Five characteristics have been identified which play an important role in influencing the diffusion process:

Characteristic # 1. Relative Advantage:

The first characteristic is the new product’s relative advantage i.e., the degree to which it appears to be better and superior to the existing products. If the consumer perceives, the new product to be relatively superior as compared to the existing products, more is the chance of the innovation being adopted. For example, ‘E-mail’ and Fax were considered to be better and superior to Telex.

Similarly, cellular phones overtook pagers, because they were accepted to have better communicative features in comparison. This perception of greater relative advantage in using ‘E-mail’ as well as cellular phones as a communication network, resulted in sooner acceptance of this concept or new idea.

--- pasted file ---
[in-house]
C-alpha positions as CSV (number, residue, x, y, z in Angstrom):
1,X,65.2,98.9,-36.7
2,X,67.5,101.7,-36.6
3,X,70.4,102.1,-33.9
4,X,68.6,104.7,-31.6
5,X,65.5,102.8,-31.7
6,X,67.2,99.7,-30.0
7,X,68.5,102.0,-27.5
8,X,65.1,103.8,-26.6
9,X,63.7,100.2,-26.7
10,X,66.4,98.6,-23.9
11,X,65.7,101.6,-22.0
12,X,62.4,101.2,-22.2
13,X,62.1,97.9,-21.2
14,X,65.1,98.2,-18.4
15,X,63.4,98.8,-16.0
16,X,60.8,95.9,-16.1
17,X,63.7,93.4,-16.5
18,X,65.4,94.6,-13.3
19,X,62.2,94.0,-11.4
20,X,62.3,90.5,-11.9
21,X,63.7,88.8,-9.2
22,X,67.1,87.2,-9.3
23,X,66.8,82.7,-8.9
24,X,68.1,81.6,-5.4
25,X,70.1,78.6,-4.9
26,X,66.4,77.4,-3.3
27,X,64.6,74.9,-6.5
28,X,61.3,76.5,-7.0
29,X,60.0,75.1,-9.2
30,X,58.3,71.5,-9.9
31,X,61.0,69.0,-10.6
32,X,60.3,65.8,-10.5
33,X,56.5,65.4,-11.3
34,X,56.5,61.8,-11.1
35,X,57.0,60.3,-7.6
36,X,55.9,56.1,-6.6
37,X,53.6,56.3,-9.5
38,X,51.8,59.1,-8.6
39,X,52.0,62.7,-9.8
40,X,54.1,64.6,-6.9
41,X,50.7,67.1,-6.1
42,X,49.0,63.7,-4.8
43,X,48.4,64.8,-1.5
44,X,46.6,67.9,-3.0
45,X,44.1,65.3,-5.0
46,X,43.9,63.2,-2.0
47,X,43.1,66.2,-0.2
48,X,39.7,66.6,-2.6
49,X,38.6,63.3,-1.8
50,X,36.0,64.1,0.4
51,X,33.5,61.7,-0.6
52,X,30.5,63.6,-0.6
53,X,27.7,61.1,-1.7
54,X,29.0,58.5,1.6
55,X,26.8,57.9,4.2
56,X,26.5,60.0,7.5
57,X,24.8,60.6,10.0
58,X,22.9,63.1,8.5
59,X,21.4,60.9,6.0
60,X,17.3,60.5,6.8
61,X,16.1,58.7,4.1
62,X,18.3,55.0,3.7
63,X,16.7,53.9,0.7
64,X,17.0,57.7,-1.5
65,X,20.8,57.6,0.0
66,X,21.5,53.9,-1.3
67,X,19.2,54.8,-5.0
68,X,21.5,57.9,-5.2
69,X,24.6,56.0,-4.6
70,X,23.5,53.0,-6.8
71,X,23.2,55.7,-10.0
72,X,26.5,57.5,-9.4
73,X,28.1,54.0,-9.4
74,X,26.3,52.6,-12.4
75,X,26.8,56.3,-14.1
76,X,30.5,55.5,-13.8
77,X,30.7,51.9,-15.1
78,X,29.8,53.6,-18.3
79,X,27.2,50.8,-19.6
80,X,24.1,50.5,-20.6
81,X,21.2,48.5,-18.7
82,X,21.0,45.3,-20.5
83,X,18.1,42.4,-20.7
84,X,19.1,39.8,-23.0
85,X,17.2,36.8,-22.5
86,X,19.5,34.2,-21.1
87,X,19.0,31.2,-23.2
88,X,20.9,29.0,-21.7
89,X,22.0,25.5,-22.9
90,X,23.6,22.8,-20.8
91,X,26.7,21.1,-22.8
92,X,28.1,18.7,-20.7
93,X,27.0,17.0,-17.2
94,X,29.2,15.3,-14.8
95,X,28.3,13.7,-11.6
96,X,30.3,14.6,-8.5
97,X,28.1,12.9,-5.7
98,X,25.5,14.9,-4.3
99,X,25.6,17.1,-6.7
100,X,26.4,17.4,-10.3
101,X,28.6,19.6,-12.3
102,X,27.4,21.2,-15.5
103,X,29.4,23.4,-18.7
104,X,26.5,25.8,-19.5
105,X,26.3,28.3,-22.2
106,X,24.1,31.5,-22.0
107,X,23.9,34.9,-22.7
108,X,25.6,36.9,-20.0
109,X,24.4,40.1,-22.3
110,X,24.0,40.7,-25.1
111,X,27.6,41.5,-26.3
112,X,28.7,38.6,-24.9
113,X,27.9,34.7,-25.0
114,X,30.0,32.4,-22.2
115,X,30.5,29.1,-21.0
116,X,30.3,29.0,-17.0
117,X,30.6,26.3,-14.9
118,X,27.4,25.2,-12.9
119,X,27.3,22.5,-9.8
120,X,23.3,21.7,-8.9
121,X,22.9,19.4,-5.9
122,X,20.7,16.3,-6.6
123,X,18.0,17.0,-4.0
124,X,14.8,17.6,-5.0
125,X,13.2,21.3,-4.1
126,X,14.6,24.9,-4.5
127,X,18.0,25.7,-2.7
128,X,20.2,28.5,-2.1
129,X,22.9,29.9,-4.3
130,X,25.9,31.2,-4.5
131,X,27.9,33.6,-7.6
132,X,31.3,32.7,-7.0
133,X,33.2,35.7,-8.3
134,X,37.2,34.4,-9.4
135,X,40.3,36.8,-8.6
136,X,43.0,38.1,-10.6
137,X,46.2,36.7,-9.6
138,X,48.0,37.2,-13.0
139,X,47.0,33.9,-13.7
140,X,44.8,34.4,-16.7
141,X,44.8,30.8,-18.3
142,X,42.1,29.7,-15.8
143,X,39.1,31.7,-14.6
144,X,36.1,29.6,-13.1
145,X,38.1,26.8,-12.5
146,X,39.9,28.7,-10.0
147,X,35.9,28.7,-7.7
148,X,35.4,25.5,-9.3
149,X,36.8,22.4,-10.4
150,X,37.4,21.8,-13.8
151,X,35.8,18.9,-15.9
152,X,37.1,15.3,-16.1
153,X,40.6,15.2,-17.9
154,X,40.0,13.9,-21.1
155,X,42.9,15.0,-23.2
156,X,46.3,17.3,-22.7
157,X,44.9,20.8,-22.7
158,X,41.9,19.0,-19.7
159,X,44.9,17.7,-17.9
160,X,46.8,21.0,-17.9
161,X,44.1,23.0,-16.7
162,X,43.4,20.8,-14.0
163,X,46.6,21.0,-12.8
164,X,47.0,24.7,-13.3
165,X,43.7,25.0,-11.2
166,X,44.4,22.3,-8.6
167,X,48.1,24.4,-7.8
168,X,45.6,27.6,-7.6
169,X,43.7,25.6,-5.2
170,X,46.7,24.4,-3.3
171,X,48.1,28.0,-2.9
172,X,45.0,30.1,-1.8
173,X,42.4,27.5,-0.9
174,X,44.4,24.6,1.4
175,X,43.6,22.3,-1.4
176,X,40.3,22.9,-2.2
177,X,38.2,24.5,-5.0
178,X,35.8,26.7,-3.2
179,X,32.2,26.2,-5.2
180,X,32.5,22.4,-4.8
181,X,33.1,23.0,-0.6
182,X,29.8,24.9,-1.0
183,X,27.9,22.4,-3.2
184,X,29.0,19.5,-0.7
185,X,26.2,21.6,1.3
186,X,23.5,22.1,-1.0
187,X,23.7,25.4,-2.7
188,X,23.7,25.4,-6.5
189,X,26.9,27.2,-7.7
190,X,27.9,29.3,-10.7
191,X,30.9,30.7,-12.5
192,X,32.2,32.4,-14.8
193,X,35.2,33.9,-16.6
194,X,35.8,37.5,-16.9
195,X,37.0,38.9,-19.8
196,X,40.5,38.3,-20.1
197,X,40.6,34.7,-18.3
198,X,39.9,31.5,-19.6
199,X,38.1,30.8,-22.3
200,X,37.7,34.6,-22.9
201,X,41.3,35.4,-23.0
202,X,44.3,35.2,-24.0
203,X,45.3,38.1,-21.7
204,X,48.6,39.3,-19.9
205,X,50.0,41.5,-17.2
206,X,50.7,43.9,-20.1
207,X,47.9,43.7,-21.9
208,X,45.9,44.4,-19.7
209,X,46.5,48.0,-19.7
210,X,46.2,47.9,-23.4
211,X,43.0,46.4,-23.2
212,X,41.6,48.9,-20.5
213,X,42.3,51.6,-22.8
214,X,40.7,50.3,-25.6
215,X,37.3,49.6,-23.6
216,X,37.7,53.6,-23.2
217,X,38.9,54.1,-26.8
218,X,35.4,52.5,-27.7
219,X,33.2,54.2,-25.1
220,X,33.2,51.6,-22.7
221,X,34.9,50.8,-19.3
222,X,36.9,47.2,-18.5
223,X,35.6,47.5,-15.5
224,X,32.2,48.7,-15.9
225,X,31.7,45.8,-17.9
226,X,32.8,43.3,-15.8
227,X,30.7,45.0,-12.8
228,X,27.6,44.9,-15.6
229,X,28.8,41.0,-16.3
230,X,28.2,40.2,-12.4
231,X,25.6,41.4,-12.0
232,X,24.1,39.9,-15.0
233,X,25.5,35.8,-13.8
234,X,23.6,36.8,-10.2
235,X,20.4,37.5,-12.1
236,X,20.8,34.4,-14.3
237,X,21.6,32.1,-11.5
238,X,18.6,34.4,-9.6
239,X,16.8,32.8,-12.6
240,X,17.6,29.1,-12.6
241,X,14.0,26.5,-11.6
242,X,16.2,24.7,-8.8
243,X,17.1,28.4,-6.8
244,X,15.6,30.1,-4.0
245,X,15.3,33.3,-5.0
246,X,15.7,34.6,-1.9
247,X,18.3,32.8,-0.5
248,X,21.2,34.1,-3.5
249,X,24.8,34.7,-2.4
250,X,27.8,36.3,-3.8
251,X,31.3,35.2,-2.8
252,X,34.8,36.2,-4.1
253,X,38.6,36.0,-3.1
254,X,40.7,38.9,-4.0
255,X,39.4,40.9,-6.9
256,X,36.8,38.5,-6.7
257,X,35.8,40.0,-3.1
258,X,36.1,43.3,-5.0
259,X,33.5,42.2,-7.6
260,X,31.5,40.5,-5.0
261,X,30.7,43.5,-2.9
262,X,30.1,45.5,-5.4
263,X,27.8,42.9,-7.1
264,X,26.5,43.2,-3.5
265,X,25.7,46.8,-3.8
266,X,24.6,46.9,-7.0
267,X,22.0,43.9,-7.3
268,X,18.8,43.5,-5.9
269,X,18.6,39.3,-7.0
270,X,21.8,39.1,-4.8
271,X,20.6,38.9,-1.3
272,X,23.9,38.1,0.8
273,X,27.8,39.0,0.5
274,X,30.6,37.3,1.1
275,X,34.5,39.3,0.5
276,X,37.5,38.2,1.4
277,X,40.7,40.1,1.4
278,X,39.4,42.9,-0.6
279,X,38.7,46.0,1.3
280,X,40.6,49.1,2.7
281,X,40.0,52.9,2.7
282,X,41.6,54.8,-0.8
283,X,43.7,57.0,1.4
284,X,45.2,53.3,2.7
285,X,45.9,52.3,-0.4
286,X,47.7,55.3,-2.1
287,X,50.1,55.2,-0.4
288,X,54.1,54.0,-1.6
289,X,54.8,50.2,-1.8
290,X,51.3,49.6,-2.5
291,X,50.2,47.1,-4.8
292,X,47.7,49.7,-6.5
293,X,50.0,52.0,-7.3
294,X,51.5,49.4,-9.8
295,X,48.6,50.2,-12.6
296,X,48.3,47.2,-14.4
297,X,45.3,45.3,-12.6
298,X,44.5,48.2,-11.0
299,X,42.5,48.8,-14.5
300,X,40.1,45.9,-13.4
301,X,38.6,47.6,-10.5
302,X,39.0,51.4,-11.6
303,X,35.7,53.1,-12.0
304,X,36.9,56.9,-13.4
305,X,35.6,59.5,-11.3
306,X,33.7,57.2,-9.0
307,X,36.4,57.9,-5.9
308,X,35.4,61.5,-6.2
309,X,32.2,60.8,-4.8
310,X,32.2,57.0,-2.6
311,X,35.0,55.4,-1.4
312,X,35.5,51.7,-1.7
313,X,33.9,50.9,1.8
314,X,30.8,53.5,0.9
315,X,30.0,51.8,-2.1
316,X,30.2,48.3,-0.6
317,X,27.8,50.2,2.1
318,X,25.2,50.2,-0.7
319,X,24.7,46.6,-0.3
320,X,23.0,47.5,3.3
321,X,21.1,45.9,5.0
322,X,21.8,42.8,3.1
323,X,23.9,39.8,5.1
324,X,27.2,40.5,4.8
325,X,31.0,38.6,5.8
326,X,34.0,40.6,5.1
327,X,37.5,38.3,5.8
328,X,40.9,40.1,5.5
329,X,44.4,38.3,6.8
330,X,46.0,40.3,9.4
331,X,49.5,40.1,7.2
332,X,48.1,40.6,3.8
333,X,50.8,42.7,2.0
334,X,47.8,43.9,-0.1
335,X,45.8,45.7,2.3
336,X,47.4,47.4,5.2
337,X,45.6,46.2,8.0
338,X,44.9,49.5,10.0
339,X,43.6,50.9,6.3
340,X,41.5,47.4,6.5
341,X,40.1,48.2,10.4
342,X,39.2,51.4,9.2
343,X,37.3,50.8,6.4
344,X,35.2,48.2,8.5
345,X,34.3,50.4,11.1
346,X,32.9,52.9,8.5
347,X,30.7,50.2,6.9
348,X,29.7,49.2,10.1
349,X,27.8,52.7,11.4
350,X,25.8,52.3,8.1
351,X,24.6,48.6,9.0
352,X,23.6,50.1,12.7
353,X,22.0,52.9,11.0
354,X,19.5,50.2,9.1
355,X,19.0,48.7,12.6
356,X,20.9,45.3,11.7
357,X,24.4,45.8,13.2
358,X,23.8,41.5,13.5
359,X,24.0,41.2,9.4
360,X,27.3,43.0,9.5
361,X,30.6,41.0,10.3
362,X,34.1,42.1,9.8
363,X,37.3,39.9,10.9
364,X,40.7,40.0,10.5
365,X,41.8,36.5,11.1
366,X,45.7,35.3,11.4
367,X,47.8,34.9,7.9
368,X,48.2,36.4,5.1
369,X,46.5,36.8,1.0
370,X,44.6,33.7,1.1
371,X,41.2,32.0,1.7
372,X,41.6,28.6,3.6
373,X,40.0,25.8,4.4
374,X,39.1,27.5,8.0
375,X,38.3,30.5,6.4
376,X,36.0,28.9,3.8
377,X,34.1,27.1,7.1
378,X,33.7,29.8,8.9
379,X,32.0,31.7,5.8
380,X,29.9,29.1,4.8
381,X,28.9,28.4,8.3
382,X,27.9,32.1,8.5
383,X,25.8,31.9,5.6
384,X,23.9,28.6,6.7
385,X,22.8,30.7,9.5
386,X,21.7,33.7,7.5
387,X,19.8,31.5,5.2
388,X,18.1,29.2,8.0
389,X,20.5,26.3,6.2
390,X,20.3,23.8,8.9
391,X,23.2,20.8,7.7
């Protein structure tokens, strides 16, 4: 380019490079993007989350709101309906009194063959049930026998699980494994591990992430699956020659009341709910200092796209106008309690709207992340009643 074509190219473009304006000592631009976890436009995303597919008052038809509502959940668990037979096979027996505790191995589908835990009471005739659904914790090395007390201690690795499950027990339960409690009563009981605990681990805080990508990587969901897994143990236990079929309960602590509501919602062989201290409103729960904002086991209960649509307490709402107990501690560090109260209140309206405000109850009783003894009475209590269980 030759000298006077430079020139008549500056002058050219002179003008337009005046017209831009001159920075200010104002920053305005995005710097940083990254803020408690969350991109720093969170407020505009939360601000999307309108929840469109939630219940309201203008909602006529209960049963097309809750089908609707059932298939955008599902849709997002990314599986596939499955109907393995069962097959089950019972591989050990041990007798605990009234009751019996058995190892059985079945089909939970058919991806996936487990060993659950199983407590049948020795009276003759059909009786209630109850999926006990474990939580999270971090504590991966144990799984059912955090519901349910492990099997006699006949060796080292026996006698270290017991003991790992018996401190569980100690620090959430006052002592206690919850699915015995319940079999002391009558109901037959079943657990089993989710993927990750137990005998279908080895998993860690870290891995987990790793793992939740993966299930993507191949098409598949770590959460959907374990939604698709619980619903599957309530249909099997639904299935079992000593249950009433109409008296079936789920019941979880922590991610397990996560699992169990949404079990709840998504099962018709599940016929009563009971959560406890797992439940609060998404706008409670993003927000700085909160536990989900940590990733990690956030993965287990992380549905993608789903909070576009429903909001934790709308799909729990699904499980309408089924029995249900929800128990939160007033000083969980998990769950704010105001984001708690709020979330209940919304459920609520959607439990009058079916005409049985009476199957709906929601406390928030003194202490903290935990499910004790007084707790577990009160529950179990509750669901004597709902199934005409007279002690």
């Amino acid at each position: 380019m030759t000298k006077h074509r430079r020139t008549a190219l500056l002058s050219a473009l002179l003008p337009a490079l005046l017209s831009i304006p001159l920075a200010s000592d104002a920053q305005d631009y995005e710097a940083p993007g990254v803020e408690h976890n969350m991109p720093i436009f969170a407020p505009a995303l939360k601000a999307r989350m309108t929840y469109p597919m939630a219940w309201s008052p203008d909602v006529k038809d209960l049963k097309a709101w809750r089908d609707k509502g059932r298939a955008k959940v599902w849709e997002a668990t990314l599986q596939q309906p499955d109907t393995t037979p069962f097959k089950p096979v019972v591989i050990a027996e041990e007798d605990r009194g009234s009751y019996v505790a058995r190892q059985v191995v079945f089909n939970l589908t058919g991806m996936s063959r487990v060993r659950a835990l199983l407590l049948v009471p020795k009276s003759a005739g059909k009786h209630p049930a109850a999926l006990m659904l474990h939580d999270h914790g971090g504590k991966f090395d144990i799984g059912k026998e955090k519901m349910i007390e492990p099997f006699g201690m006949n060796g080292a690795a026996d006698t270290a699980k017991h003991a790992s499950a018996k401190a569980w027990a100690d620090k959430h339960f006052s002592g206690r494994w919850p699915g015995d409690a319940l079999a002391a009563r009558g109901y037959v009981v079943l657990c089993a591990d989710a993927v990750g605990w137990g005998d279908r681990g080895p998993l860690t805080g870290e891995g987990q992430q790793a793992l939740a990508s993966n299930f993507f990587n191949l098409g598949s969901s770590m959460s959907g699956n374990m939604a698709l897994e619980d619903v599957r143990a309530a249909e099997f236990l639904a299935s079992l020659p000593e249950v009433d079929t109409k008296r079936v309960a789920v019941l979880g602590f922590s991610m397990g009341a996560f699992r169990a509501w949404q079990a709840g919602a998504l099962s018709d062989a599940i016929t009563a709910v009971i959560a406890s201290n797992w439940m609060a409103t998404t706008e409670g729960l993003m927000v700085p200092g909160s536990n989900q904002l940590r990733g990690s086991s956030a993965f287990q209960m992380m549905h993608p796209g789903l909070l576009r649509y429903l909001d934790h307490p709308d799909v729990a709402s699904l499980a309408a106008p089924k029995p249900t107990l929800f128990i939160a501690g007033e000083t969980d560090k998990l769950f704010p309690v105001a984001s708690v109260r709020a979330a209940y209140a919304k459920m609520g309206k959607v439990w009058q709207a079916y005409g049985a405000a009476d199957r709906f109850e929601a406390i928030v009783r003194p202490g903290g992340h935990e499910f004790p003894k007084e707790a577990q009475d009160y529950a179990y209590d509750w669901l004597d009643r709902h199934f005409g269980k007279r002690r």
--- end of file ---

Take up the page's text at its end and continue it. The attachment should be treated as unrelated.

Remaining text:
Characteristic # 2. Compatibility:

The degree to which potential consumers feel that the new product is consistent with their existing needs, values, and practices is a measure of its compatibility. Greater the degree of compatibility, sooner will the innovation be acceptable to the consumer. For example, ‘Laptop’ computers are highly compatible with the needs and lifestyle of senior executives of companies.

Characteristic # 3. Complexity: